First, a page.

Given that Thaksin had travelled widely without censure until the Singapore visit, the punitive actions have caught Singapore by surprise. The Singapore Ministry of Foreign Affairs has expressed regret at Thailand's actions, and “hopes that Thailand can appreciate Singapore's position” as “there was no reason… to turn Thaksin away” -especially when Thai nationals need not require travel visas. However, PM Surayud is taking none of this. The Thai government has warned that Singaporeshould have been more circumspect as it had “already revoked Thaksin's diplomatic passport” and that the visit to DPM Jayakumar sent “the wrong signal to the Thai public”.

Whatever it is, Thaksin remains clearly the winner. Not only has he “out-foxed” the present Thai government, the strong reactions from the Thai government to Singapore only showed up the Thai authorities’ paranoia and “fear” of Thaksin.  It must put a question mark back in the minds of some people in Thailand – what is the coup all about and how confident the junta is about its own position?  This perverse “obsession” with one man reflected the junta’s weakness and lack of political finesse. 

Former Singapore ambassador to the UN, Kishore Mahbubani, has come out to speak against Thaksin. The Nation reported him as saying to the Today newspaper, “Thaksin put Singapore in a tight spot. We tried to make his visit as low-key as possible. In some ways, Thaksin was unkind to us. It would have been better if he had done the CNN interview somewhere else.” He added, “In my experience, when that happens you get these strong positions being taken. It's a way for the government to protect itself. So, Singapore becomes a victim in these political wrangles.” His advice to Singapore was to wait out the storm.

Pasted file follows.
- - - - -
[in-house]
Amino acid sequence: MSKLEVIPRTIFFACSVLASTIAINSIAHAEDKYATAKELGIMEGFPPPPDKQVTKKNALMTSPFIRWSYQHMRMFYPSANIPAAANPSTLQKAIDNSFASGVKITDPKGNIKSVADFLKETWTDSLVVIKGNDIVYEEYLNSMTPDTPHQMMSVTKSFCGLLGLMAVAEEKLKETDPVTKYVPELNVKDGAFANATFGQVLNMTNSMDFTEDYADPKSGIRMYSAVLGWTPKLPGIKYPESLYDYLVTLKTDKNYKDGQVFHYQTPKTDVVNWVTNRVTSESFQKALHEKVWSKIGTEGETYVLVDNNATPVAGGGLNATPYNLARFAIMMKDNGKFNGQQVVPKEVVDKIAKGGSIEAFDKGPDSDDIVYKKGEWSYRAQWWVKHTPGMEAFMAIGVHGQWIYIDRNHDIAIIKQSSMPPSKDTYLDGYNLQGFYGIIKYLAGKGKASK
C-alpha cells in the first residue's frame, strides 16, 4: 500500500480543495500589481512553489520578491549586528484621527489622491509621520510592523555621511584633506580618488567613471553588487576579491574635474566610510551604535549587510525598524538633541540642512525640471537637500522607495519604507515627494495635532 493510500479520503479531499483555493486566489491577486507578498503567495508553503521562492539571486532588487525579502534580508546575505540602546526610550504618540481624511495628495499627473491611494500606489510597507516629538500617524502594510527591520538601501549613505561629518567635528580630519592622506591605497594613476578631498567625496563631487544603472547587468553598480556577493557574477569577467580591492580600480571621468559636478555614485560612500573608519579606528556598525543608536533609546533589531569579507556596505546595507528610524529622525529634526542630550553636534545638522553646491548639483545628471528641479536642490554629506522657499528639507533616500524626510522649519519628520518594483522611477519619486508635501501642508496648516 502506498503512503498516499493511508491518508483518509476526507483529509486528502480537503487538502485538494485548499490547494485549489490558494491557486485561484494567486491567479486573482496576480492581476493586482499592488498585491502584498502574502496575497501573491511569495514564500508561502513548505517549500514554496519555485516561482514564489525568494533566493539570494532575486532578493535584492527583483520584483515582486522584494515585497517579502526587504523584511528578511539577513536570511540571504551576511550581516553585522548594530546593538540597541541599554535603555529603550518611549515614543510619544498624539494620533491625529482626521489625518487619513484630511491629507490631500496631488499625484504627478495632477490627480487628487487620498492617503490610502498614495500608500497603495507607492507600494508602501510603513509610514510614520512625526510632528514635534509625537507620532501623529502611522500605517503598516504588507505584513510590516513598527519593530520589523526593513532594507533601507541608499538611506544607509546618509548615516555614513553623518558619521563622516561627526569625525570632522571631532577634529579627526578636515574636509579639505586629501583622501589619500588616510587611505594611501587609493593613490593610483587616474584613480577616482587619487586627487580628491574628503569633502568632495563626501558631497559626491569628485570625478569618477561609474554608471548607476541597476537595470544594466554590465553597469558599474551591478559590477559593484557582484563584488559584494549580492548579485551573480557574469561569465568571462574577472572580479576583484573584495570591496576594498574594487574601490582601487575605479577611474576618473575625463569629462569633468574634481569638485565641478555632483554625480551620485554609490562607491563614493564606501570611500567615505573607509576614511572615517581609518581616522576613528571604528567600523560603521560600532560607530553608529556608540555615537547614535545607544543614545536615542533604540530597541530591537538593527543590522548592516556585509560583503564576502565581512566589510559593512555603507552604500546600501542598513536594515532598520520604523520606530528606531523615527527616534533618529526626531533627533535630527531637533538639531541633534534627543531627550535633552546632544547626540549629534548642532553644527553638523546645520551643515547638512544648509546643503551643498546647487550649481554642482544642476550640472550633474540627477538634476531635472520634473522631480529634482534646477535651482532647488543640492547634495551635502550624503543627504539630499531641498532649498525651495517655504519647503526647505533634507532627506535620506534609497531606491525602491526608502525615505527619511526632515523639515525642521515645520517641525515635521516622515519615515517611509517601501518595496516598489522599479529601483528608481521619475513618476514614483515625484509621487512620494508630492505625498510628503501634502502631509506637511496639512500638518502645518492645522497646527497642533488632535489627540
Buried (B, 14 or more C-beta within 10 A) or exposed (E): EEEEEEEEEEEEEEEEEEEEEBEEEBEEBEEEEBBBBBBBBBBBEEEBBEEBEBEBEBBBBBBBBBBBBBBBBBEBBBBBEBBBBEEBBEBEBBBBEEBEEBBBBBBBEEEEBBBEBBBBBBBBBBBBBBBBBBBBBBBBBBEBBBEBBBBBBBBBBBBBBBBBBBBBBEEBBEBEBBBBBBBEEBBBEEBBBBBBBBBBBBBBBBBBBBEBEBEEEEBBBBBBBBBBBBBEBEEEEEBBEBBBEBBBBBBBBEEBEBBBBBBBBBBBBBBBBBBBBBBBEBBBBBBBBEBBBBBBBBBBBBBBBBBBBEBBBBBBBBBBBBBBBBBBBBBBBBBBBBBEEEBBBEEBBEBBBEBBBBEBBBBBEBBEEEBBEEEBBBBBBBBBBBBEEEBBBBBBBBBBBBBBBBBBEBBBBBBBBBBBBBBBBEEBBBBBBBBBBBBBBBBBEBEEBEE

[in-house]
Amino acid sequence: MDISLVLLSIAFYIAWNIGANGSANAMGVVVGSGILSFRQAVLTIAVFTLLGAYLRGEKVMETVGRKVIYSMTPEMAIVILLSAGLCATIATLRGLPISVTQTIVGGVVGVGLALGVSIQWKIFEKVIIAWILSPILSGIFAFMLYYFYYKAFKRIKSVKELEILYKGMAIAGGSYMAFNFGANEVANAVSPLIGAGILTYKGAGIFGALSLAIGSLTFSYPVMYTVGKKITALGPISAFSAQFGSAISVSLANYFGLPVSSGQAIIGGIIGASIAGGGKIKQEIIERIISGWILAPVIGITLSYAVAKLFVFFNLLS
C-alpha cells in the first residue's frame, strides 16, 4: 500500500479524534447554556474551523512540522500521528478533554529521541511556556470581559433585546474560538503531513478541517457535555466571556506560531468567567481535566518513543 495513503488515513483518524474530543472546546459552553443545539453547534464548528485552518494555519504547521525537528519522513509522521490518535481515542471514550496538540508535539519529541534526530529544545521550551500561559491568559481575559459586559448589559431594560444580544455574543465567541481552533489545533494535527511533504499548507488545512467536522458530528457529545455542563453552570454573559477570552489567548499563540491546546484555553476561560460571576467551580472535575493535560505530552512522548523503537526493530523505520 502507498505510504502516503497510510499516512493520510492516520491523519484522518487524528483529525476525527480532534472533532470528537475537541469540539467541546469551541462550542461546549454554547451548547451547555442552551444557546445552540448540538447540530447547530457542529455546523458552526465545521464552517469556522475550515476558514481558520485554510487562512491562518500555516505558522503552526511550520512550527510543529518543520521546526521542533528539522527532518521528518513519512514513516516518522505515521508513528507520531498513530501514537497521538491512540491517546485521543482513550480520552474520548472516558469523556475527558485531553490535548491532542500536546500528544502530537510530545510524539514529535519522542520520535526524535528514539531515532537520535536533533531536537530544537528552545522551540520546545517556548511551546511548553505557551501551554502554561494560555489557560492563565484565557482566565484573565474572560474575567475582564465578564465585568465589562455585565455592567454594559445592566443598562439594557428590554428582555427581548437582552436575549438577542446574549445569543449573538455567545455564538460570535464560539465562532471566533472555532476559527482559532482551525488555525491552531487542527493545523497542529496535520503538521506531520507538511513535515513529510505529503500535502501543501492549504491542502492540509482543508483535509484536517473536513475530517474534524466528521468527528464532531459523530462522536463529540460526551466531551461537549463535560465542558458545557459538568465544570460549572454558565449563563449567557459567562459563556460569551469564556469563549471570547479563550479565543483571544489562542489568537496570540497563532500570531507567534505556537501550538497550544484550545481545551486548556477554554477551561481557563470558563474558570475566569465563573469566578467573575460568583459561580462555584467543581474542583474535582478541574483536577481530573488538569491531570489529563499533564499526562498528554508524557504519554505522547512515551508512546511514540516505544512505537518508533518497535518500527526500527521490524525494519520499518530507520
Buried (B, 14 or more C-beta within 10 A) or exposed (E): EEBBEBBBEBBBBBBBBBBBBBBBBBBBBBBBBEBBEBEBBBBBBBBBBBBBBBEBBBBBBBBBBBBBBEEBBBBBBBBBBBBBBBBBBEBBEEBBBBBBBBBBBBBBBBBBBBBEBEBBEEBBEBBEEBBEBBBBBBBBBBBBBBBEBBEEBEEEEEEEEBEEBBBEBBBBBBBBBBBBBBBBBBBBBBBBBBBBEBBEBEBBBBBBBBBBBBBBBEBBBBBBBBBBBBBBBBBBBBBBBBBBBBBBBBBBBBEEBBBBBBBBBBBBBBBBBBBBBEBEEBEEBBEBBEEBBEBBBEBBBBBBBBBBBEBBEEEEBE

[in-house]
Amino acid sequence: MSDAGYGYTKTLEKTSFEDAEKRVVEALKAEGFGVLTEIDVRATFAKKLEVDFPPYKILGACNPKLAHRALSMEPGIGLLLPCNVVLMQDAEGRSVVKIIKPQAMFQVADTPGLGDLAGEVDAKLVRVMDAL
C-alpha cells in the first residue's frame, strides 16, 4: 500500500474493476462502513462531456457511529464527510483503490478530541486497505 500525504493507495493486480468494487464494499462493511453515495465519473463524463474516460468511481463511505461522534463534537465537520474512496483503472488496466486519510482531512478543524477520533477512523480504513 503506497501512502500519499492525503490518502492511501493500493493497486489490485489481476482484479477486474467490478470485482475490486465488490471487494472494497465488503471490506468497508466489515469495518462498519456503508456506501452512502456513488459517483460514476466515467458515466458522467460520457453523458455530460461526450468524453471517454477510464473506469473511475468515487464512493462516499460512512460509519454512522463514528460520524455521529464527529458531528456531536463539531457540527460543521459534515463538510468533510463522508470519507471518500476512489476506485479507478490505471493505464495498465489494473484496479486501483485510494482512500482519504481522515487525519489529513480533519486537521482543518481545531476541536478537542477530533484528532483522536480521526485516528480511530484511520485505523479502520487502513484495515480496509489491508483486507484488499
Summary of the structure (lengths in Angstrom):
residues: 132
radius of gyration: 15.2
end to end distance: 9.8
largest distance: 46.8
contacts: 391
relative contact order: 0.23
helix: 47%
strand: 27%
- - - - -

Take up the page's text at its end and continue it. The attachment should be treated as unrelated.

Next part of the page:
Sources:

Phone calls tapped and leaked to Singapore: Paper (The Straits Times, 19 January 2007)

Thaksin is unfair and unkind to Singapore : former S'pore envoy (Nation, 18 January 2007)

Analysis: Singapore's insensitive miscalculation (Bangkok Post, 18 January 2007)

Paper blames Bangkok for bungling ties (Straits Times, 4 January 2007)

Singapore `regrets' Thai retaliation (Bangkok Post, 18 January 2007)

S'pore may lose army training site (Bangkok Post, 18 January 2007)

Thailand sends mixed signals to Singapore (Nation, 18 January 2007)

Spat with Singapore sends a warning to all countries on dealings with Thaksin

A blunder in diplomacy (Bangkok Post, 18 January 2007)